Cognition 129 (2):279-291 (2013)

Authors
John Turri
University of Waterloo
Abstract
Assertion is fundamental to our lives as social and cognitive beings. Philosophers have recently built an impressive case that the norm of assertion is factive. That is, you should make an assertion only if it is true. Thus far the case for a factive norm of assertion been based on observational data. This paper adds experimental evidence in favor of a factive norm from six studies. In these studies, an assertion’s truth value dramatically affects whether people think it should be made. Whereas nearly everyone agreed that a true assertion supported by good evidence should be made, most people judged that a false assertion supported by good evidence should not be made. The studies also suggest that people are consciously aware of criteria that guide their evaluation of assertions. Evidence is also presented that some intuitive support for a non-factive norm of assertion comes from a surprising tendency people have to misdescribe cases of blameless rule-breaking as cases where no rule is broken.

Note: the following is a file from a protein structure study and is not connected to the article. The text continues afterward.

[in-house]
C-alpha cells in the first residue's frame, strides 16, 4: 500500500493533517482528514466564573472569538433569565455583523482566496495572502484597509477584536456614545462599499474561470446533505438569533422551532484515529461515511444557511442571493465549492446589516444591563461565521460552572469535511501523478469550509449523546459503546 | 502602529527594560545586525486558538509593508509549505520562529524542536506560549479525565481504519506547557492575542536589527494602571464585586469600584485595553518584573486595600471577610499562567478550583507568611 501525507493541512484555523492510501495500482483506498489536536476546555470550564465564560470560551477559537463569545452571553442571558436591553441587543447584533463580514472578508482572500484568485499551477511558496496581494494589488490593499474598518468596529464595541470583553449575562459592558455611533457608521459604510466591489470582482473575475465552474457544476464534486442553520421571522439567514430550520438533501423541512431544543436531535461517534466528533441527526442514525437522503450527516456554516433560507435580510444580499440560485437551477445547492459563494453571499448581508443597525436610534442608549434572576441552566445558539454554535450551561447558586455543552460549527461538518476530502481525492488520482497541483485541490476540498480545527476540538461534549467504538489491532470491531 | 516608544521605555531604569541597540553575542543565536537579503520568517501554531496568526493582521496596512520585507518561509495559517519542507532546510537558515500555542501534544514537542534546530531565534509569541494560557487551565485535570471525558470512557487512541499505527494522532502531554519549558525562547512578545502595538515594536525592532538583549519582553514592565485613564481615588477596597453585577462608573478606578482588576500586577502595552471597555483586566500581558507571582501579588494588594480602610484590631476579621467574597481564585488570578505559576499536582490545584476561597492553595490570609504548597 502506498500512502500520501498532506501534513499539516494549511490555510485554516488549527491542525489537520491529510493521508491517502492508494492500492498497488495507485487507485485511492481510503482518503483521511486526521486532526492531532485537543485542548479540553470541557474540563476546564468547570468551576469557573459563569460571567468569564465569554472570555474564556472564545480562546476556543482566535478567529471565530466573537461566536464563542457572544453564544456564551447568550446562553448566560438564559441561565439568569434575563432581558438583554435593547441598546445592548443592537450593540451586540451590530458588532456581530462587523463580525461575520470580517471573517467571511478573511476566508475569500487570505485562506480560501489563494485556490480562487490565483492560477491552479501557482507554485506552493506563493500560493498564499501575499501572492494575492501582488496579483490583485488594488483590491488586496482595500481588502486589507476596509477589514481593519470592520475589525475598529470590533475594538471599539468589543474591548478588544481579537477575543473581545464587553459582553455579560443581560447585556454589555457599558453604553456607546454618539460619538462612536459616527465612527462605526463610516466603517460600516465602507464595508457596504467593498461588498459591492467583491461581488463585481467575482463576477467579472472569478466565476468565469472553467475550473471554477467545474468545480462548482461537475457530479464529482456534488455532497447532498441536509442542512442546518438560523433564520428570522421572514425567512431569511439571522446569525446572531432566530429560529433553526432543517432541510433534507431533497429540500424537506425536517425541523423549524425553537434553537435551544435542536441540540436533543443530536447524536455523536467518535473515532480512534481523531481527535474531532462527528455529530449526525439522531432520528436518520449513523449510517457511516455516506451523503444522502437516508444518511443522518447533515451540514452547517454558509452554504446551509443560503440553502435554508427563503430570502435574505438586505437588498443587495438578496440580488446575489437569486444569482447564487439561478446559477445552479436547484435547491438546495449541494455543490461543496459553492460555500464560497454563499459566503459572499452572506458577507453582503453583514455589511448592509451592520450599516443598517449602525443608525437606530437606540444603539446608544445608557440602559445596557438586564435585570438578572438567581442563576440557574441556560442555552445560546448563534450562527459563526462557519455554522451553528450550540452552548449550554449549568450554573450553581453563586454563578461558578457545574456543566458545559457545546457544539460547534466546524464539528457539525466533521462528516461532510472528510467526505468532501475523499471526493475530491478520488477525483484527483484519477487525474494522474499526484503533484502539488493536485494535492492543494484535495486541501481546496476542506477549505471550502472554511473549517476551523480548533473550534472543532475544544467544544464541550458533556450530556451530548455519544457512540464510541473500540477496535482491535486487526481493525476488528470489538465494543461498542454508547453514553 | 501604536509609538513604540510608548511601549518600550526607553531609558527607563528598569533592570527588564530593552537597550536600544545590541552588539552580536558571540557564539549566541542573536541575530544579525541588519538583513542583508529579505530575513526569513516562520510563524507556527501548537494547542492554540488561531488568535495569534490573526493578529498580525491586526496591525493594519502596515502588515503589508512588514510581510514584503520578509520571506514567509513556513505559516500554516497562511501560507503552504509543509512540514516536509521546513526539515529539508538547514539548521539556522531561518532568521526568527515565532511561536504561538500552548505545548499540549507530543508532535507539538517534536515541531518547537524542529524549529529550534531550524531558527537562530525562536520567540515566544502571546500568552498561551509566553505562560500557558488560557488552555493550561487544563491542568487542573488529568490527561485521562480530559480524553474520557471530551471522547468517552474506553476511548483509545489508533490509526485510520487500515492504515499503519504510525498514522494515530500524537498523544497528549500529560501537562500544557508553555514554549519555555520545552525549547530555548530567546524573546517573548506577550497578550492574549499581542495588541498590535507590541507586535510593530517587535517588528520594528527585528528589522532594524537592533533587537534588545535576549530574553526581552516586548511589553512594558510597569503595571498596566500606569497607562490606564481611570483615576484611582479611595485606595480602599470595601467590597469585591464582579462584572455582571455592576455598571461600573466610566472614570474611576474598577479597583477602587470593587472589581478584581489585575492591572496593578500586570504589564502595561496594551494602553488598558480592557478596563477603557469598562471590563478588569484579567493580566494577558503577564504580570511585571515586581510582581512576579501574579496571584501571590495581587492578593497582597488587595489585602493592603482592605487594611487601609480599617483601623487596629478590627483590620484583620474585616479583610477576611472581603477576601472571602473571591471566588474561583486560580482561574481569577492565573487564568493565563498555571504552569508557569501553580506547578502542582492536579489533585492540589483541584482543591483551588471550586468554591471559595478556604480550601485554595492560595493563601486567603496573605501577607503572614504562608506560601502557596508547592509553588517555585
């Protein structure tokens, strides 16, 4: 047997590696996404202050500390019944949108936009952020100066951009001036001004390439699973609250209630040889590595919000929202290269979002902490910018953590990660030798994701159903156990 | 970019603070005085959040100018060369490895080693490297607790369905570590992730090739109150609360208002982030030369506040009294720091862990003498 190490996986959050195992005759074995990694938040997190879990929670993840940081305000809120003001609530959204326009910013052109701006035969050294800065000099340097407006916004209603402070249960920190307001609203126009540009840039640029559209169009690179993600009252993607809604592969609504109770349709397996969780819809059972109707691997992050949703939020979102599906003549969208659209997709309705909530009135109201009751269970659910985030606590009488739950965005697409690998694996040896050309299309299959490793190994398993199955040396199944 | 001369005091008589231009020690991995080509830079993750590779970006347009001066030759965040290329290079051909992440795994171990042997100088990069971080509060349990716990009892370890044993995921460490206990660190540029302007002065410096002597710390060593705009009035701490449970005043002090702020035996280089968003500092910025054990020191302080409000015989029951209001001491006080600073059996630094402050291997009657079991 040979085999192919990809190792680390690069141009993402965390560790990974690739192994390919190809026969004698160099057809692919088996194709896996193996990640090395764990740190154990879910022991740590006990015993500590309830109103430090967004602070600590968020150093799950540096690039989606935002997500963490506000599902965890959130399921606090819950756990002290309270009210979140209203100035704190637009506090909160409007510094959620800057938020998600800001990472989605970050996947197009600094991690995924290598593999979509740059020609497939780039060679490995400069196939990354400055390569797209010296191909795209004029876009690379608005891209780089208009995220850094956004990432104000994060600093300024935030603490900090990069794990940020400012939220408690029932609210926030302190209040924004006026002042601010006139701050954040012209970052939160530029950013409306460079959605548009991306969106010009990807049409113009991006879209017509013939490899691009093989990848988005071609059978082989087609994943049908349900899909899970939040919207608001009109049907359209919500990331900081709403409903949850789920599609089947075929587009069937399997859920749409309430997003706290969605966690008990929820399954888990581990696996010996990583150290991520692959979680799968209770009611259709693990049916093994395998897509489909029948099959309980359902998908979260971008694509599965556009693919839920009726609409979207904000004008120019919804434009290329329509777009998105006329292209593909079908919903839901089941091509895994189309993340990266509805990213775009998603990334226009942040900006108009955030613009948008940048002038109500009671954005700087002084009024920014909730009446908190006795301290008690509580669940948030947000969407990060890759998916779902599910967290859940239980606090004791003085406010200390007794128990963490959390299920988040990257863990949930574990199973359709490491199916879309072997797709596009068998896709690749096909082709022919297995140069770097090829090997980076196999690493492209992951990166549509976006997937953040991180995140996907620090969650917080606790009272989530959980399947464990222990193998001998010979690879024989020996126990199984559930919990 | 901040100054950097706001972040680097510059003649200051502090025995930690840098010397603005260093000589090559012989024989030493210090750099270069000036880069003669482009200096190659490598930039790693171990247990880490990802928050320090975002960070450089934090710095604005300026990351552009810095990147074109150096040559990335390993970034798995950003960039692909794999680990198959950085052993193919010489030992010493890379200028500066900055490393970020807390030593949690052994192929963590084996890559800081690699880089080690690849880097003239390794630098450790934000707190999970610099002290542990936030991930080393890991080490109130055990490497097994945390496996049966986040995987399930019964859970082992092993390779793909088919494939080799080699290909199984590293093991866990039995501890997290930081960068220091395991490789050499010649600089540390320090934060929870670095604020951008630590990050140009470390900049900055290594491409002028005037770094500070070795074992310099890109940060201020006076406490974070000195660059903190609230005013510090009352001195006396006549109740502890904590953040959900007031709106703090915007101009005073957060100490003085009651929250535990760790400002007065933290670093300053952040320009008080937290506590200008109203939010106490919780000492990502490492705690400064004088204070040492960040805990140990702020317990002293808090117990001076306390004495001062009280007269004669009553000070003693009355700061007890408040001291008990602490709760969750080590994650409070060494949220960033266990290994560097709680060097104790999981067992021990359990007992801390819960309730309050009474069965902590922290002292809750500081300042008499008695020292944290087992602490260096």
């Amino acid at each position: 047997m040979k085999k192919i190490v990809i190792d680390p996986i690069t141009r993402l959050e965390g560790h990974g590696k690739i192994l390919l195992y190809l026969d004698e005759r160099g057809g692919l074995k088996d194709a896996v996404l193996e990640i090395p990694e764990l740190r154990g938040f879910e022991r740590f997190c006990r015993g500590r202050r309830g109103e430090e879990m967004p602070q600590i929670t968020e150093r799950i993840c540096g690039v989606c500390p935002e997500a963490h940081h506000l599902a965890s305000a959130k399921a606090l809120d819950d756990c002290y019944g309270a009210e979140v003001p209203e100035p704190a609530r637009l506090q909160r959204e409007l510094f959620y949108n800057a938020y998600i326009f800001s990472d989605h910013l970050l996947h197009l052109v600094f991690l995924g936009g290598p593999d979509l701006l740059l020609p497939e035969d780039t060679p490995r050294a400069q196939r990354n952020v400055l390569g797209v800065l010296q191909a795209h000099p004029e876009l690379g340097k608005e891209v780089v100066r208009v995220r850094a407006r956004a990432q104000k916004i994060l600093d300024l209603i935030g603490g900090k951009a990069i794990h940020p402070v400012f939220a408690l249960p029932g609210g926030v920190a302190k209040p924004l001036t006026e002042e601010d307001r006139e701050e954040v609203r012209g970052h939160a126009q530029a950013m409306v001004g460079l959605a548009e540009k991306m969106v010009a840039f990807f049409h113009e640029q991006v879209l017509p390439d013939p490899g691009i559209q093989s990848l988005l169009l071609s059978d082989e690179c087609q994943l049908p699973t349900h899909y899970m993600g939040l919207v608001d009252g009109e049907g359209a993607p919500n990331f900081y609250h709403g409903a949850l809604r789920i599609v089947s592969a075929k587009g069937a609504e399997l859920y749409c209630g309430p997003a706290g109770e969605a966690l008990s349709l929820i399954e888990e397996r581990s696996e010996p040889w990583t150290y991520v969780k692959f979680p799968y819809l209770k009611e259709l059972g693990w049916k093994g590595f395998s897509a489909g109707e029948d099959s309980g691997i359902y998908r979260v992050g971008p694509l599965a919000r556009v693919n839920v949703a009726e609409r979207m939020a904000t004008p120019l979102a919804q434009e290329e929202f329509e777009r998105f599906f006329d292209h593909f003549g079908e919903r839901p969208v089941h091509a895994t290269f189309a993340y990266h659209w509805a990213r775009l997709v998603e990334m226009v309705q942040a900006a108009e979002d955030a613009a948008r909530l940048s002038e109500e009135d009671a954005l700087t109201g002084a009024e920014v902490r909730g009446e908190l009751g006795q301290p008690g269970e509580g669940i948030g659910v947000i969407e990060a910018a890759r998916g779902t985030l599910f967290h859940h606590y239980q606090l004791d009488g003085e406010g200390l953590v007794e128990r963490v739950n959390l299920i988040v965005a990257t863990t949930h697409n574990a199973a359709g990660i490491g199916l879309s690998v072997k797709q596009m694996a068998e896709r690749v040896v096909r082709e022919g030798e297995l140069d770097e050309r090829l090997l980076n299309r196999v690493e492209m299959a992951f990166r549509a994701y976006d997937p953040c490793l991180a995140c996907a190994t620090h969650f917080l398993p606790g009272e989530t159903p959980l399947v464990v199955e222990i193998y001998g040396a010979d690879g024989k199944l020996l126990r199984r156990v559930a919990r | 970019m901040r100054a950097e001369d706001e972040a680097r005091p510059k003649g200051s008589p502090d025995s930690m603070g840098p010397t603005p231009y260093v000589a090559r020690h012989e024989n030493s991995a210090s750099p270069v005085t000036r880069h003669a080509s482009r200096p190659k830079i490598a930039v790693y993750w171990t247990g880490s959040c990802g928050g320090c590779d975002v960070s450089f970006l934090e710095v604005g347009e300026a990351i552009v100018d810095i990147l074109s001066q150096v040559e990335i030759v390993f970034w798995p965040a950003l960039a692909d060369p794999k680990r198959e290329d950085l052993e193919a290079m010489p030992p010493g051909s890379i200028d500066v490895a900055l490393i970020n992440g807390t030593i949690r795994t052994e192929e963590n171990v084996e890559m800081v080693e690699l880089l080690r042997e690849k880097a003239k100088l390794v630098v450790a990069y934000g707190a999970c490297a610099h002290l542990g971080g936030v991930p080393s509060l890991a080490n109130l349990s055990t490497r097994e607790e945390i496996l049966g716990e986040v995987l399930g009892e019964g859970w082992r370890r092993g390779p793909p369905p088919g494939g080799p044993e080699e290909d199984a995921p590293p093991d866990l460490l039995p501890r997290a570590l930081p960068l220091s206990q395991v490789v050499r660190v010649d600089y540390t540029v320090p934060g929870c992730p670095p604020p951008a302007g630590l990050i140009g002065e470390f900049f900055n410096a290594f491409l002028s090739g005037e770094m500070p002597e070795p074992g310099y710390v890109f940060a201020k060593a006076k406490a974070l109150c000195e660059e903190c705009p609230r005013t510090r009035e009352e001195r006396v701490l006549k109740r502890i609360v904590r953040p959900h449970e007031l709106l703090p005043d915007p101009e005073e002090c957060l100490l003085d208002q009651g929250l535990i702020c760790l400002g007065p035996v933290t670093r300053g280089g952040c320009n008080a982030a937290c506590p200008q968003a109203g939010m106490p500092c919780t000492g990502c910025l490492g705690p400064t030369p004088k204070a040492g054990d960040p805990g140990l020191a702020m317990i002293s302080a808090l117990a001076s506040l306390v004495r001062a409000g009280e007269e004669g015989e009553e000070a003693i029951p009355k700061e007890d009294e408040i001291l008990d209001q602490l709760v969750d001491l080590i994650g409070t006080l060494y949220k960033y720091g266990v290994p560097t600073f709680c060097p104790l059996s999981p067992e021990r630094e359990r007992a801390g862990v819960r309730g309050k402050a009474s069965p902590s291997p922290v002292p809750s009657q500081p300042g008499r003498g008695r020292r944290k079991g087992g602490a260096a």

Keywords Assertion  Norms  Moral psychology  Exculpatory pretense  Blame  Knowledge account of assertion  truth  knowledge  practices  excuse validation
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DOI 10.1016/j.cognition.2013.06.012
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References found in this work BETA

Studies in the Way of Words.H. P. Grice - 1989 - Cambridge: Harvard University Press.
Knowledge and Its Limits.Timothy Williamson - 2000 - Philosophy 76 (297):460-464.
Knowledge and its Limits.Timothy Williamson - 2000 - Tijdschrift Voor Filosofie 64 (1):200-201.

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Citations of this work BETA

Gricean Quality.Matthew A. Benton - 2016 - Noûs 50 (4):689-703.

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